Luckily for all involved, the story gets especially compelling at the Pharos Lighthouse. In an earlier cutscene, Larsa confronts his brother, Vayne, about his aggressive posturing towards the rebellion. When Vayne cites Ashe's march towards the lighthouse as evidence of her imminent hostilities towards the Empire, Larsa assures him Ashe will prove her peaceful intentions. Seeing an opportunity to quiet Larsa once and for all, Vayne sends Gabranth to Pharos. If Ashe proves to be an enemy of the Empire, Gabaranth will kill her. However, if she proves to be honest and virtuous, Vayne will consent to a ceasefire.
As you make further progress up the tower, there are several moments where the supporting cast loudly questions what Ashe will do at the top. Some are confident she will do the right thing and destroy the Sun Cryst, and others wonder if she can use it to bring Vayne to his knees. Somewhat humorously, all of these scenes feature Ashe in the background to suggest she can overhear these conversations. In my imagination, Ashe slowly begins to hate her party members as they continue to talk behind her back. However, these asides ensure you always understand what is at stake as you toil away at the tower.
Regardless, when we make it to the top of the lighthouse, the story kicks into high gear. When Ashe declares her intent to destroy the Sun Cryst, Gabranth appears and goads her into seeking revenge. It is during this scene when Gabranth admits to killing Ashe's father by masquerading as Basch. Additionally, shocking everyone he has the brain cells to add one and one together, Vaan realizes Gabranth is responsible for murdering his brother. Ashe again rebukes Gabranth's violent suggestions, and Reddas joins and pulls out his blades and attacks the judge magister. During this confrontation, Reddas is revealed to be a former judge magister himself, and the two engage in a debate about needing to move on from one's past. Reddas admits to being a bystander to the Empire's destruction of Nabudis and recites his regret for allowing such an act of genocide to happen.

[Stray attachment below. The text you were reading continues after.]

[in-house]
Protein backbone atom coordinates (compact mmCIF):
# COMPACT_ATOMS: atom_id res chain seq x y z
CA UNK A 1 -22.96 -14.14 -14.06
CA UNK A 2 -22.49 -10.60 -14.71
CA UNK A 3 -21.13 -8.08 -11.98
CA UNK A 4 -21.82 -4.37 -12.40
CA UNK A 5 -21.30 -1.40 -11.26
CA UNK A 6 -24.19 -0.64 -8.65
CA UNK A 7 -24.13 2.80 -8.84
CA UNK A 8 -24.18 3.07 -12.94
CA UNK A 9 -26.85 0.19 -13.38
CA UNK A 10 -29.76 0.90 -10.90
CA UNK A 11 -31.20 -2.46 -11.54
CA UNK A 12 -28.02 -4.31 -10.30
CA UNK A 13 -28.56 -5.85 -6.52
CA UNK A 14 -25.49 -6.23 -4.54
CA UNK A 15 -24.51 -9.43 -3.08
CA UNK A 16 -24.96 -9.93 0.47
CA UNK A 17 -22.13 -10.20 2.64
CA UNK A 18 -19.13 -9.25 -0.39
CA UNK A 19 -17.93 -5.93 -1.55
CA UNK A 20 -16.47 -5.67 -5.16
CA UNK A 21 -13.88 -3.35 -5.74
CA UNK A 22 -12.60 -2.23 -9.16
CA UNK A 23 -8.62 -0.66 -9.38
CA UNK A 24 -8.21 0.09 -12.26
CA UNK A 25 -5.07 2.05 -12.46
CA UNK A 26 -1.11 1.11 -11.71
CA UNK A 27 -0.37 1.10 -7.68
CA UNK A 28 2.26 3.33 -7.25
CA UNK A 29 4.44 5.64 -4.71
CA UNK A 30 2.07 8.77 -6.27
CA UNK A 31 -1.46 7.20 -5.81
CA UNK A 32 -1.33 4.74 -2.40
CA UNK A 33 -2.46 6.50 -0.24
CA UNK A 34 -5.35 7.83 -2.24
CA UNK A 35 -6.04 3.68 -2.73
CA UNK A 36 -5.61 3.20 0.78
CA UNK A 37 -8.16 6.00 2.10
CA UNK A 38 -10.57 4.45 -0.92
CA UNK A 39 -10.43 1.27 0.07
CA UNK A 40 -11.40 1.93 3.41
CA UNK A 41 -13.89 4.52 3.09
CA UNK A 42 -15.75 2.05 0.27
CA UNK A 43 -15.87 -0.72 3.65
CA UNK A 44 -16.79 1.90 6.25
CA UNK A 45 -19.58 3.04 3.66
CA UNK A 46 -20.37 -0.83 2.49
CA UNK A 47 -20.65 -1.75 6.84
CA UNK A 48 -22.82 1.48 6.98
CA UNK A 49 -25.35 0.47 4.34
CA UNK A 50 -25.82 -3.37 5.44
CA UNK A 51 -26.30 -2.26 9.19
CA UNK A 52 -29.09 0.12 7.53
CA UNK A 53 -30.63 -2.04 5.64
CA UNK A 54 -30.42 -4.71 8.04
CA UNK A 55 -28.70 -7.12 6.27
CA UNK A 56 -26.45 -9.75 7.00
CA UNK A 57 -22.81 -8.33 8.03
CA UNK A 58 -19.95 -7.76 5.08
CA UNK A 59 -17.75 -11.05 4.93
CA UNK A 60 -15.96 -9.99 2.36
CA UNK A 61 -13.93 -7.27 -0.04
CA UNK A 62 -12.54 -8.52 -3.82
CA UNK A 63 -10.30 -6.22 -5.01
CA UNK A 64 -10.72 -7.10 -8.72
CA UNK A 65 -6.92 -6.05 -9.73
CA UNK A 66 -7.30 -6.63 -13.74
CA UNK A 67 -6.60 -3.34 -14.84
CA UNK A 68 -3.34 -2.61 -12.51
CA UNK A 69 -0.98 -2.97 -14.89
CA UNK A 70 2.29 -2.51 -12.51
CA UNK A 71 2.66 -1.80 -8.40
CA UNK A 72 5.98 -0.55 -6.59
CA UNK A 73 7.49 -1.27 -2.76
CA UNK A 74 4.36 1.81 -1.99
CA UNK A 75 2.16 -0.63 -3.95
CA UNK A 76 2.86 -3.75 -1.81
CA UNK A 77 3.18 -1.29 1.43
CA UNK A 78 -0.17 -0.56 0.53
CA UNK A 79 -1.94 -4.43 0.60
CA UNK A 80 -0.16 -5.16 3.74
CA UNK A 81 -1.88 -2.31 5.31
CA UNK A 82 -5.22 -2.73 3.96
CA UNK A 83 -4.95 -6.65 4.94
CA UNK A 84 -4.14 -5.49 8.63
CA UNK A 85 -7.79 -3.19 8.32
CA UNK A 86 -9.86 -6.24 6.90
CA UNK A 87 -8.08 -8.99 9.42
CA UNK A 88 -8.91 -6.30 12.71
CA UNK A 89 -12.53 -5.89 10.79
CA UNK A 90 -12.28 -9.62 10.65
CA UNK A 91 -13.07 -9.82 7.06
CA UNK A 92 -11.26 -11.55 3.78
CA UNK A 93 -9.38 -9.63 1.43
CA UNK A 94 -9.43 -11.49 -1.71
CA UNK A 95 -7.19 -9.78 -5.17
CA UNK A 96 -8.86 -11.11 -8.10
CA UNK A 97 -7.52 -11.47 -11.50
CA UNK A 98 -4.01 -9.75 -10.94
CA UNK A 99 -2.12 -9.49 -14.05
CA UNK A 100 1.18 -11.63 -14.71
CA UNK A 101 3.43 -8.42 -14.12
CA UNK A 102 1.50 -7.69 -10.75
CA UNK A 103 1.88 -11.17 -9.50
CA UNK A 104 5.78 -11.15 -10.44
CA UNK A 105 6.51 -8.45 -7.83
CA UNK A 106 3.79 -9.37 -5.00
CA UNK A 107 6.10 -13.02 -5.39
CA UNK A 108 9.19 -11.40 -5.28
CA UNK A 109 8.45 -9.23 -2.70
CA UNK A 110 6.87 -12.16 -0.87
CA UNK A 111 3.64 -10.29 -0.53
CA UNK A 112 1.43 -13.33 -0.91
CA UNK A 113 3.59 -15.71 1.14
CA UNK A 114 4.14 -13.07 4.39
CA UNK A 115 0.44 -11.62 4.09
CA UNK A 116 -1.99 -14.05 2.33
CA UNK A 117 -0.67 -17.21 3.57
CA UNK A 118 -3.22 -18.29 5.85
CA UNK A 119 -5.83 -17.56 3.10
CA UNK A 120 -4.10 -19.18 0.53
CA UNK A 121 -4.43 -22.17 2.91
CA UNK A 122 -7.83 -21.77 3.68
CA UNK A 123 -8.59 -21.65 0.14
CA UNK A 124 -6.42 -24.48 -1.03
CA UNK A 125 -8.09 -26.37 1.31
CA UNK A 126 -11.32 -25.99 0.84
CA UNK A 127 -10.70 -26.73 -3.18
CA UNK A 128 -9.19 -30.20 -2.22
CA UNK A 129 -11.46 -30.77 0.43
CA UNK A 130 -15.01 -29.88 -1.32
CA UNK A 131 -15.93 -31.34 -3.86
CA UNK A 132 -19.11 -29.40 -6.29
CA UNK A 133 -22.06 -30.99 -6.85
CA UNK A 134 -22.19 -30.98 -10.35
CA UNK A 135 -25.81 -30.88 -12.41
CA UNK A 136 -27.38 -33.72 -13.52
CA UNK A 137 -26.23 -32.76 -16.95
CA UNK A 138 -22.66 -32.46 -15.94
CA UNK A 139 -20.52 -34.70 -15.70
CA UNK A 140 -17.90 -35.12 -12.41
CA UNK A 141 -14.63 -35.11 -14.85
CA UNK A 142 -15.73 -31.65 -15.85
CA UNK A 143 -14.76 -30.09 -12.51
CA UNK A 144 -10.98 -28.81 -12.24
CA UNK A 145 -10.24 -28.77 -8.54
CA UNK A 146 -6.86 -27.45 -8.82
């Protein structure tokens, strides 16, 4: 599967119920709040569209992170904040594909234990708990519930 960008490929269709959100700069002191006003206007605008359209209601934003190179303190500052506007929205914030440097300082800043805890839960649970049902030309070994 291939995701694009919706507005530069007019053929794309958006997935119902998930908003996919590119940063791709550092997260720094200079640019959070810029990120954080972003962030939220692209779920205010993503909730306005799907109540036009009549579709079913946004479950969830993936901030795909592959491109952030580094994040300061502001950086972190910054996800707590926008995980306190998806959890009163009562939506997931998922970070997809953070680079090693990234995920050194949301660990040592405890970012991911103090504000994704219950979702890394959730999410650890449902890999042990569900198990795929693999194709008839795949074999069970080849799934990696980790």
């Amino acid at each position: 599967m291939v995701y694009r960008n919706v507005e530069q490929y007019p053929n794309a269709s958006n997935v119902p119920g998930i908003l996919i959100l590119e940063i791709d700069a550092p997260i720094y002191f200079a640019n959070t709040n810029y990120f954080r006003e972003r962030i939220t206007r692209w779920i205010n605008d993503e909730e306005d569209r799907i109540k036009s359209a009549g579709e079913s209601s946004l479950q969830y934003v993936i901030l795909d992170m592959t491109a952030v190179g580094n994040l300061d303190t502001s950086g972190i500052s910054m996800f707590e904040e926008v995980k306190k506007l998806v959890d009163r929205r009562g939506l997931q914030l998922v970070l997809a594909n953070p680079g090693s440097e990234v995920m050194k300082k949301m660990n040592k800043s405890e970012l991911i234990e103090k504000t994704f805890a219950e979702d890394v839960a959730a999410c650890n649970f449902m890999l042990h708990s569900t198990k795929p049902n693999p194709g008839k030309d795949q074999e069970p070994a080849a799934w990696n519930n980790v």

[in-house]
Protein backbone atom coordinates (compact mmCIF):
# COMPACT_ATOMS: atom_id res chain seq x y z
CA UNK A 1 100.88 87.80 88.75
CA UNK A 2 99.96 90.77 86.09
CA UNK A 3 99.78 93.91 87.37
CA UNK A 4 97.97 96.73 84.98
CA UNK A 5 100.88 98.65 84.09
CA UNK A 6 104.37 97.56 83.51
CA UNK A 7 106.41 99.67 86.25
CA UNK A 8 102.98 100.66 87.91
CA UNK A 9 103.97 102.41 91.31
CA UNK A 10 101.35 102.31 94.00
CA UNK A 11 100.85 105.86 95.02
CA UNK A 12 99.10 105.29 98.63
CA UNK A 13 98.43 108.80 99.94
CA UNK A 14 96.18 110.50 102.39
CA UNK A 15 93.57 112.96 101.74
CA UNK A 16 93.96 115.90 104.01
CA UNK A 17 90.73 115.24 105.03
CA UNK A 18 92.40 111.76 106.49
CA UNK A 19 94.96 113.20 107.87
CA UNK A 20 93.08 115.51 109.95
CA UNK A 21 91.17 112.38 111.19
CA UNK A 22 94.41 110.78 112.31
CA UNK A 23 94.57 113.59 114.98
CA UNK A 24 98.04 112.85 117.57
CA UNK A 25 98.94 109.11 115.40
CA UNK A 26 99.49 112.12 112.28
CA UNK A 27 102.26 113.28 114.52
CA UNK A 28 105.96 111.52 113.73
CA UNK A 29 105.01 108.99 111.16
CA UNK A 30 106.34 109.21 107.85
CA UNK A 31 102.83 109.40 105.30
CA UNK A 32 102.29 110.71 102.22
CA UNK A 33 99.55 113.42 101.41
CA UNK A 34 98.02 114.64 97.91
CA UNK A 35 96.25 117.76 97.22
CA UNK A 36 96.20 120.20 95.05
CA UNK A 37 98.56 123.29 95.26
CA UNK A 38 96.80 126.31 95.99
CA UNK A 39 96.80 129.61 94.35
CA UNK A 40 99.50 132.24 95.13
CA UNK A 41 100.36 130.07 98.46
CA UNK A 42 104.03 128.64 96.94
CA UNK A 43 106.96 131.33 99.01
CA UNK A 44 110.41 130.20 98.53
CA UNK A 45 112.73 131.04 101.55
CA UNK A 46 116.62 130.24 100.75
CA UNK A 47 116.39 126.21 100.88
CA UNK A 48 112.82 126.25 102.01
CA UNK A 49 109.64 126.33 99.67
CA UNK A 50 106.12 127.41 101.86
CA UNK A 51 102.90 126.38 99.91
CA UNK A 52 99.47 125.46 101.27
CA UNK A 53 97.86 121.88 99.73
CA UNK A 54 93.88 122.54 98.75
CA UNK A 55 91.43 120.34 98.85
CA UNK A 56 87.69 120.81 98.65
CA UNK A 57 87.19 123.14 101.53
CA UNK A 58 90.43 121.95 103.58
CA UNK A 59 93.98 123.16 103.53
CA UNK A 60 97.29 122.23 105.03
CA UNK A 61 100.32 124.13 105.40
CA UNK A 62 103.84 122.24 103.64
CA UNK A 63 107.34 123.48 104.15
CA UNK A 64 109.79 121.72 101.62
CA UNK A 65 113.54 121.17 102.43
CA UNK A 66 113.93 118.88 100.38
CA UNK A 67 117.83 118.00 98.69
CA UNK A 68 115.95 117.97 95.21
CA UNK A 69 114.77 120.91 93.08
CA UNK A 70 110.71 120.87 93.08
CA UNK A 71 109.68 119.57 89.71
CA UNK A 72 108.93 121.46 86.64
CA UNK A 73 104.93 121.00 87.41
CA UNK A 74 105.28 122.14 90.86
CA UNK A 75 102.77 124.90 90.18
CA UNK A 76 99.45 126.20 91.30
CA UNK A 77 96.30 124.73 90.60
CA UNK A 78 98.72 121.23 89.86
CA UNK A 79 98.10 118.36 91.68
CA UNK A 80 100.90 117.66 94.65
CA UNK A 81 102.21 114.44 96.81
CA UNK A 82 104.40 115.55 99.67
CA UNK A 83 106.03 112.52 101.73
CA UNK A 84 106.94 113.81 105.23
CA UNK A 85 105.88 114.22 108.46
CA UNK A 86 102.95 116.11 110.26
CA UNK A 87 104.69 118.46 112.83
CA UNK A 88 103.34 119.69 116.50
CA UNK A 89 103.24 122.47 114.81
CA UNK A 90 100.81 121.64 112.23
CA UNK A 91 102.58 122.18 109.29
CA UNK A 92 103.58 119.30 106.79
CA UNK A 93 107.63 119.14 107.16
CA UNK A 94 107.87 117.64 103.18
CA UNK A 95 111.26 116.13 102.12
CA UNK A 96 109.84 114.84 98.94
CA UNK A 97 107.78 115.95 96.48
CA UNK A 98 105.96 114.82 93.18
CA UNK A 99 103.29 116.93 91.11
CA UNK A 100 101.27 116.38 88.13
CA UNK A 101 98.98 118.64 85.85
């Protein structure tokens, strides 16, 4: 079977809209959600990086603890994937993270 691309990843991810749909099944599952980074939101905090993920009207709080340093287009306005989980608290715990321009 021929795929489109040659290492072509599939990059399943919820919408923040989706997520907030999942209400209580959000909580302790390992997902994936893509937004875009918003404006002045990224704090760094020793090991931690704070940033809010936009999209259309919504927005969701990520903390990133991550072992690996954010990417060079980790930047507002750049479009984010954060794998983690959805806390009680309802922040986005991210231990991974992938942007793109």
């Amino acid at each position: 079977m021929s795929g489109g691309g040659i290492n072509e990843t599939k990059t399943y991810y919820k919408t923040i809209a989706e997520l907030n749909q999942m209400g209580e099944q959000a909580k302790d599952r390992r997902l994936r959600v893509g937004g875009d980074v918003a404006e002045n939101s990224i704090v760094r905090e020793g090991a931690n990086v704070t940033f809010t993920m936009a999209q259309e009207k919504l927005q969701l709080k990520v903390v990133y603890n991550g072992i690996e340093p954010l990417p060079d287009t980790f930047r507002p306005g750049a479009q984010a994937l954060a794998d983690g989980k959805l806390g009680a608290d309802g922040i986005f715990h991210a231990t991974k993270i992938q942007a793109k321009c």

Some of you have accused me of being hard on Vaan. However, while at the Pharos Lighthouse, he truly shines as a character. When Gabranth appears, Vaan attempts to reason with him. Not only does Vaan say he's moved on from his brother's death, but he's also no longer interested in revenge. It was beyond shocking to see Vaan speak with humility and empathy, and it is a damn shame the game waited this long to show this side of him. From here, a highly cinematic battle with the judge ensues, and it's by far one of the best boss fights in the game. Correspondingly, Gabranth continues to be one of the best characters in the game. The frustration he feels when Ashe and Basch refuse to accept his gambit is beyond palpable.